This time, Berto did not lose focus. He pushed and pushed and pushed . . . and the word count rose. Within a few years, two novels, a number of short stories, countless flash fiction pieces — Berto liked those — and a real interest in getting published.
And then . . . Hawai’i. “Damn it all”, Berto had exclaimed as he realized writing would be put on hiatus until after the move. He could fight it, but Berto knew this was important to the old man, and so he relented. Berto decided he too would take a well-deserved break. Rather than tag along, Berto decided to hike to Oregon and then swim across to the Big Island. The hiking was great, but the swimming had been a bad idea. The sea looks flat from afar, but up close and personal it’s nothing but big hills and valleys of water.
Thank goodness he was now in a calm patch of ocean. Four days of swimming in ten-foot foot squalls had tired him something fierce. Mind you, he had gotten a lot of great ideas for his assigned writer-wannabe. Stories about old men and the sea, of man against the sea, of a man sailing the seas . . . and when those were all written, he had stories about old women and the sea, of women against the sea, of a woman sailing the sea. And then, stories about an old transgender and the sea, of trans . . . wait, what was that?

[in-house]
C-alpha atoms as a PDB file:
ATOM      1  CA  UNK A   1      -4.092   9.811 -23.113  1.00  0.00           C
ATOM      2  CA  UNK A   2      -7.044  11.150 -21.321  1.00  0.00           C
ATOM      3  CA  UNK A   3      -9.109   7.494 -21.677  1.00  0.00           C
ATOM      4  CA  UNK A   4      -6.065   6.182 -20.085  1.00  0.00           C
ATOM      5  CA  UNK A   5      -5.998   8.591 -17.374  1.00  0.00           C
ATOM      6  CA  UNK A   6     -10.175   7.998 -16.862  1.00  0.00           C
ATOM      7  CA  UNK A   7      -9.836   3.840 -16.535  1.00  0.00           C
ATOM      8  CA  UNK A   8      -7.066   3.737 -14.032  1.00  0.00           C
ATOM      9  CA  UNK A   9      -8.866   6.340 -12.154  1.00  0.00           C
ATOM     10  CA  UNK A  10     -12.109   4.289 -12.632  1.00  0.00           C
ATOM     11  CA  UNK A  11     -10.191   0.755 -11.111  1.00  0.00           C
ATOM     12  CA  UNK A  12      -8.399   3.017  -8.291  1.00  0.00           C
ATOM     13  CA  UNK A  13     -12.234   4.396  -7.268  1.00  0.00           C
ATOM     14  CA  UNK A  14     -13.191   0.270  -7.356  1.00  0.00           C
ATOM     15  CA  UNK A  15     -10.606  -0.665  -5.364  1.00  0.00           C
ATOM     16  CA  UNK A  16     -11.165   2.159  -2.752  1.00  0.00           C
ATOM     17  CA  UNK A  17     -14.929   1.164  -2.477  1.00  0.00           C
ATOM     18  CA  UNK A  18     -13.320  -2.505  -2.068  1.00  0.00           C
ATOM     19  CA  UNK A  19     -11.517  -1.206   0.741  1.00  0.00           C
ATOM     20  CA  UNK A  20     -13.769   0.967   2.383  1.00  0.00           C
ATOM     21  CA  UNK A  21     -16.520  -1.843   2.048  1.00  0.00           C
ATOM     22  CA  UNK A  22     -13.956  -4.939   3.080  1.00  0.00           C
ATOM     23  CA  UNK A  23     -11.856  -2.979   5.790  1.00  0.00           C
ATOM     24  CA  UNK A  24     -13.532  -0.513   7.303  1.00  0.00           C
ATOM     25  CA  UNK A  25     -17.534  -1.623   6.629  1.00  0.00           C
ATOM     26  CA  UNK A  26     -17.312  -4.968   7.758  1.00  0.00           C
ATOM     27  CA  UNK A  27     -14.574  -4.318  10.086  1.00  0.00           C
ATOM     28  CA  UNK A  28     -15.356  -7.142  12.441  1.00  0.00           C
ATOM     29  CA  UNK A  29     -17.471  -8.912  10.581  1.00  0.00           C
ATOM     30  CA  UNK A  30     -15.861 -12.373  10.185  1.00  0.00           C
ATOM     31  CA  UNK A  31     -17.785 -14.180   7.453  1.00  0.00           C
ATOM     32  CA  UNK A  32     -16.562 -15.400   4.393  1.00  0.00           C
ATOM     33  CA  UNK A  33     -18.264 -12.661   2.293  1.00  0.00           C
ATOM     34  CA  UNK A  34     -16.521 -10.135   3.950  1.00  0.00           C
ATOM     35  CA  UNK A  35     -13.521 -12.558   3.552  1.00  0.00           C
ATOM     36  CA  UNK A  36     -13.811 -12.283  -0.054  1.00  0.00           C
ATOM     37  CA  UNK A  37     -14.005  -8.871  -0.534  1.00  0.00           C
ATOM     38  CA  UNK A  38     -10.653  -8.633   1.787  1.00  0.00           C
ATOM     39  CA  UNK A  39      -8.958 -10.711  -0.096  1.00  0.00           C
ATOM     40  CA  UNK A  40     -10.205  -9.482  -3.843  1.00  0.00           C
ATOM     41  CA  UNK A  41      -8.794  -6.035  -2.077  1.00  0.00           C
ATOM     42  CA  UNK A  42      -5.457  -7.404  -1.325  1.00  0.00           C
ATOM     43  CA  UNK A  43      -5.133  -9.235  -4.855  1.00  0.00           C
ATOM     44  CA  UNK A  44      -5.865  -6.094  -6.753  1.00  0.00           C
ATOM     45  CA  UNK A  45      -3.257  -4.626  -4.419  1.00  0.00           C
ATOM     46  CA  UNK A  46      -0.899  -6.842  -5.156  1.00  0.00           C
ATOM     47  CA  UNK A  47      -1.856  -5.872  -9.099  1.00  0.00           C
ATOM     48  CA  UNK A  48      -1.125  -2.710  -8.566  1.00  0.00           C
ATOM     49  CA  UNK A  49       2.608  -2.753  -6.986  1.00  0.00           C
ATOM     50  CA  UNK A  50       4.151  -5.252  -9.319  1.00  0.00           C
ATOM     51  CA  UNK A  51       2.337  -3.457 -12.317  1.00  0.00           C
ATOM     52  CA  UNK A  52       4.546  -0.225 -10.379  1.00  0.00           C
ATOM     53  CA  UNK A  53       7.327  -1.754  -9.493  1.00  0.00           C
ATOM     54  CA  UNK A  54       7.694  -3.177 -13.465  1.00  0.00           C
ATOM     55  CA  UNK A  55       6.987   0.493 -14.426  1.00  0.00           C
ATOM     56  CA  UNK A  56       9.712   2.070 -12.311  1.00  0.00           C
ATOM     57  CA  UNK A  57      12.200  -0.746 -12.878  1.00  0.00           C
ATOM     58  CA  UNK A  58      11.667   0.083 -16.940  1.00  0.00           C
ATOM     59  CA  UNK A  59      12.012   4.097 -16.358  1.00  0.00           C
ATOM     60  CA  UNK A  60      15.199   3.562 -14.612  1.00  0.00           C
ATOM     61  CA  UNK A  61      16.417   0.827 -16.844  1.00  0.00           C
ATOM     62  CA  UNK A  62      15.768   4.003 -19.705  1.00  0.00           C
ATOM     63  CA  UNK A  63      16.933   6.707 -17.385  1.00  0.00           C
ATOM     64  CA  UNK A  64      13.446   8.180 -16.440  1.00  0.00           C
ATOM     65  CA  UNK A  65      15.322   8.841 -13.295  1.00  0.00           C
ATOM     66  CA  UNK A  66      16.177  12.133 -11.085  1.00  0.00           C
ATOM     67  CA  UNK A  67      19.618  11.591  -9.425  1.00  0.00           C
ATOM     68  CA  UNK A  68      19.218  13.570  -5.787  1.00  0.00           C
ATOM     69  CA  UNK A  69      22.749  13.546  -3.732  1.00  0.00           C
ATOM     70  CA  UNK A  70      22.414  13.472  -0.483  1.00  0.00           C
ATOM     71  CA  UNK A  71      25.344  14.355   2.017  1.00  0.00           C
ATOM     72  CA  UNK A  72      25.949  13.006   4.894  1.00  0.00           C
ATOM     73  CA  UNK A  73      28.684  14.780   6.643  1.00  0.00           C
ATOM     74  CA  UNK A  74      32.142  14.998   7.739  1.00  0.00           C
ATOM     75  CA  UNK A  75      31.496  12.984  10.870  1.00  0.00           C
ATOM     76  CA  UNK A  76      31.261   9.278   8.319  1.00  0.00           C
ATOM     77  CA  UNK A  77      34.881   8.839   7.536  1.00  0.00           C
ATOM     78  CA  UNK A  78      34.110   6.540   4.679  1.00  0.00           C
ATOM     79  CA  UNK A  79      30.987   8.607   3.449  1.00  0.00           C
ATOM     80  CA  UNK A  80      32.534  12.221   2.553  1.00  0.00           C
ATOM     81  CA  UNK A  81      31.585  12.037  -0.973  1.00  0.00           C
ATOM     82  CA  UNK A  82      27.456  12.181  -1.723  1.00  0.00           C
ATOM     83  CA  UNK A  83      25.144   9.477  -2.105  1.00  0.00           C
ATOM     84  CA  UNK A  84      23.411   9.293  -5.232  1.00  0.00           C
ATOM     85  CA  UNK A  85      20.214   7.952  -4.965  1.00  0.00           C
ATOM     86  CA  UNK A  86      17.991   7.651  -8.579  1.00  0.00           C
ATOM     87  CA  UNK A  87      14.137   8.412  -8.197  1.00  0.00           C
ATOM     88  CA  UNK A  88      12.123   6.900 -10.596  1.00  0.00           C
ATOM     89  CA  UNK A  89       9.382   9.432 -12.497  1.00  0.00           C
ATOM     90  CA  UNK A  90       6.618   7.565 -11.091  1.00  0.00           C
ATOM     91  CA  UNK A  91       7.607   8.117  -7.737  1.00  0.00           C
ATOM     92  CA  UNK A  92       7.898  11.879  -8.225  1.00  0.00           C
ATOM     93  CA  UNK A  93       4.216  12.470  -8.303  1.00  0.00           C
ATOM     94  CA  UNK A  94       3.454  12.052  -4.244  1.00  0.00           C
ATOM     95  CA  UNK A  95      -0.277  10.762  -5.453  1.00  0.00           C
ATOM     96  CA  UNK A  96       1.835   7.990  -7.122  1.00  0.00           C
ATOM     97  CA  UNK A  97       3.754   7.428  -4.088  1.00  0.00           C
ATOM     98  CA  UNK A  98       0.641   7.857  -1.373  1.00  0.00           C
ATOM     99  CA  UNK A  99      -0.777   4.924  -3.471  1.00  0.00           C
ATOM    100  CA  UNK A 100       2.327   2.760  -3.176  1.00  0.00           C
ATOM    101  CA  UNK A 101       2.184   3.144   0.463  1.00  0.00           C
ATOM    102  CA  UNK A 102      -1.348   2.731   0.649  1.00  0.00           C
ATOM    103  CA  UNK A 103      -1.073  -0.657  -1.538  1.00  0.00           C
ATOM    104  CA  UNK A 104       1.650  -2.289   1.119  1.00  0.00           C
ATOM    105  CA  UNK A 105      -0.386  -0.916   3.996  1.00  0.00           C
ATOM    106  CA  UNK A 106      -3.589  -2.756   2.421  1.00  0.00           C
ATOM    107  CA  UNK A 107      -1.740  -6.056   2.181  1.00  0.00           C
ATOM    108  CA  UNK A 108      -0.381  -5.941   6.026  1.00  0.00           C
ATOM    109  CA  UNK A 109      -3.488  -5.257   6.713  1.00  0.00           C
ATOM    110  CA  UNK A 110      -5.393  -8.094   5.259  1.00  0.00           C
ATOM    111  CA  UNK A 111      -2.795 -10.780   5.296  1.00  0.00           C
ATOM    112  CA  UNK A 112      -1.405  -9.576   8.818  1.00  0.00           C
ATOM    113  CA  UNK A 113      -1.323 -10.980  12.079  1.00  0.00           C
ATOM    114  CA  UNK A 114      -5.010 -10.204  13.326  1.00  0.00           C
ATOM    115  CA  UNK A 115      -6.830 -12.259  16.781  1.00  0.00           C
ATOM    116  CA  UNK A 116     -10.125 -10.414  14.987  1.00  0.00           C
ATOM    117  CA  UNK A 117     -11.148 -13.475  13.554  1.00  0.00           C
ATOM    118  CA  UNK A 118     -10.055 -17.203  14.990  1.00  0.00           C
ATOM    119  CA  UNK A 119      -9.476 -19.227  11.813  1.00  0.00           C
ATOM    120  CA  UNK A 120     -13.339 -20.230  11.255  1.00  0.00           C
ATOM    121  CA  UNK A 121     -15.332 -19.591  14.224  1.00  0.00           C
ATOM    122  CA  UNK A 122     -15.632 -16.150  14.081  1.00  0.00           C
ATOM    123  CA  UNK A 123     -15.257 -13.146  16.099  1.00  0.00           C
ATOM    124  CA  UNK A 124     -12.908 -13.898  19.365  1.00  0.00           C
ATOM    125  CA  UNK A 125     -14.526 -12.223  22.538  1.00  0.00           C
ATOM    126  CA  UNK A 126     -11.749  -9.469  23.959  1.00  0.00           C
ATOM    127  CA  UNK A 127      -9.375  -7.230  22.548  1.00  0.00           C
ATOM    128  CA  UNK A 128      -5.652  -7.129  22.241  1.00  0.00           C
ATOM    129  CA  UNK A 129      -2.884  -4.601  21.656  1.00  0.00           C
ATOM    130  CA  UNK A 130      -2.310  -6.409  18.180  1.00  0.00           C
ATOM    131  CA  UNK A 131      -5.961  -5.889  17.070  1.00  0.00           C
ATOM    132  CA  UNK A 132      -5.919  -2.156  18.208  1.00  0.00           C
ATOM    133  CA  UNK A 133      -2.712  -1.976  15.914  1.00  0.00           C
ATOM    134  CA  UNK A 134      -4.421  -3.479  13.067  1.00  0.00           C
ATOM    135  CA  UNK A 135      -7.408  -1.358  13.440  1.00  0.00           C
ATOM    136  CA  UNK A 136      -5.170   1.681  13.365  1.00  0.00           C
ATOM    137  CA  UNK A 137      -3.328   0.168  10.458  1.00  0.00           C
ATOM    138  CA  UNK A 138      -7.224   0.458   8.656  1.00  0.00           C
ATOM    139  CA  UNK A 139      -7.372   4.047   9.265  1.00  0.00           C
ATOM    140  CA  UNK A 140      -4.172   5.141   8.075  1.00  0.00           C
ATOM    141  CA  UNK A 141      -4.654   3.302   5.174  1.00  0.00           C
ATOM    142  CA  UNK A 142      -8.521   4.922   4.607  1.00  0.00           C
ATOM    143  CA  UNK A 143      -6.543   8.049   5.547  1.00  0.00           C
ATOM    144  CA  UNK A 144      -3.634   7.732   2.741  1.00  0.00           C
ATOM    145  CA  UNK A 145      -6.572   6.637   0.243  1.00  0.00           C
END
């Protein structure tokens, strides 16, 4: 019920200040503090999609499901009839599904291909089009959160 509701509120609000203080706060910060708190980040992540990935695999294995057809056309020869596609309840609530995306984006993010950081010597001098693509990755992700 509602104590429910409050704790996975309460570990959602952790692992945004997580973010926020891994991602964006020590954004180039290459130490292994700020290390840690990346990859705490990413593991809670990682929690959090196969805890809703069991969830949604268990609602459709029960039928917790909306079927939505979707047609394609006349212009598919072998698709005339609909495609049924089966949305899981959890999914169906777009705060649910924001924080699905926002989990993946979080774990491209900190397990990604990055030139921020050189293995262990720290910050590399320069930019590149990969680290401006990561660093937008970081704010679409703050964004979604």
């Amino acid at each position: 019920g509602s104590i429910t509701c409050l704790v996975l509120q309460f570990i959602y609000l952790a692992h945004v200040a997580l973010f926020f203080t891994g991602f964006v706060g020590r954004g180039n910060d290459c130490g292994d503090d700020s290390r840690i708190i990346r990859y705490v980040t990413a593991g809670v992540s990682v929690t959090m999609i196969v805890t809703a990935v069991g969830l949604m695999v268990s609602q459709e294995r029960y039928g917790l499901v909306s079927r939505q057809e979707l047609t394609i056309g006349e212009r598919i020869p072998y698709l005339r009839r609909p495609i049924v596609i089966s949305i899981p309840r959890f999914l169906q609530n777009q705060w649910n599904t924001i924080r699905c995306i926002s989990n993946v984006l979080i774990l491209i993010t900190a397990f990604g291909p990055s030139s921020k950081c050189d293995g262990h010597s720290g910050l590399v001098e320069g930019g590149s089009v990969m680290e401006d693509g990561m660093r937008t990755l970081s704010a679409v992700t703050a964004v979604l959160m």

Berto had caught a movement on his left. Something big. A splash, and then another big shape broke the surface. Berto saw something that gave him chills; the unmistakable shape of a sea unicorn’s horn. Unicorns hated Muses; they saw Muses as competitors.
Bad luck this, as Berto had not packed any anti-imaginary powder. He turned and broke into a deliberate and powerful swimming stroke. The shapes followed . . .
Miles away, the retired engineer looked up from the keyboard, then looked back down. All inspiration had suddenly left him. He literally could not add another word to the story.
“What happened to Berto!?”
Melisa’s question echoed in my mind as well, and perhaps in the mind of many. Like I said, I can’t add to the story.
I’ve been trying to get a decent B&W photo out of the many photos I shot with the phone and I’ve just not been happy with anything. Perhaps Berto didn’t make it after all.
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. . . my FP ward . . . chieken shit.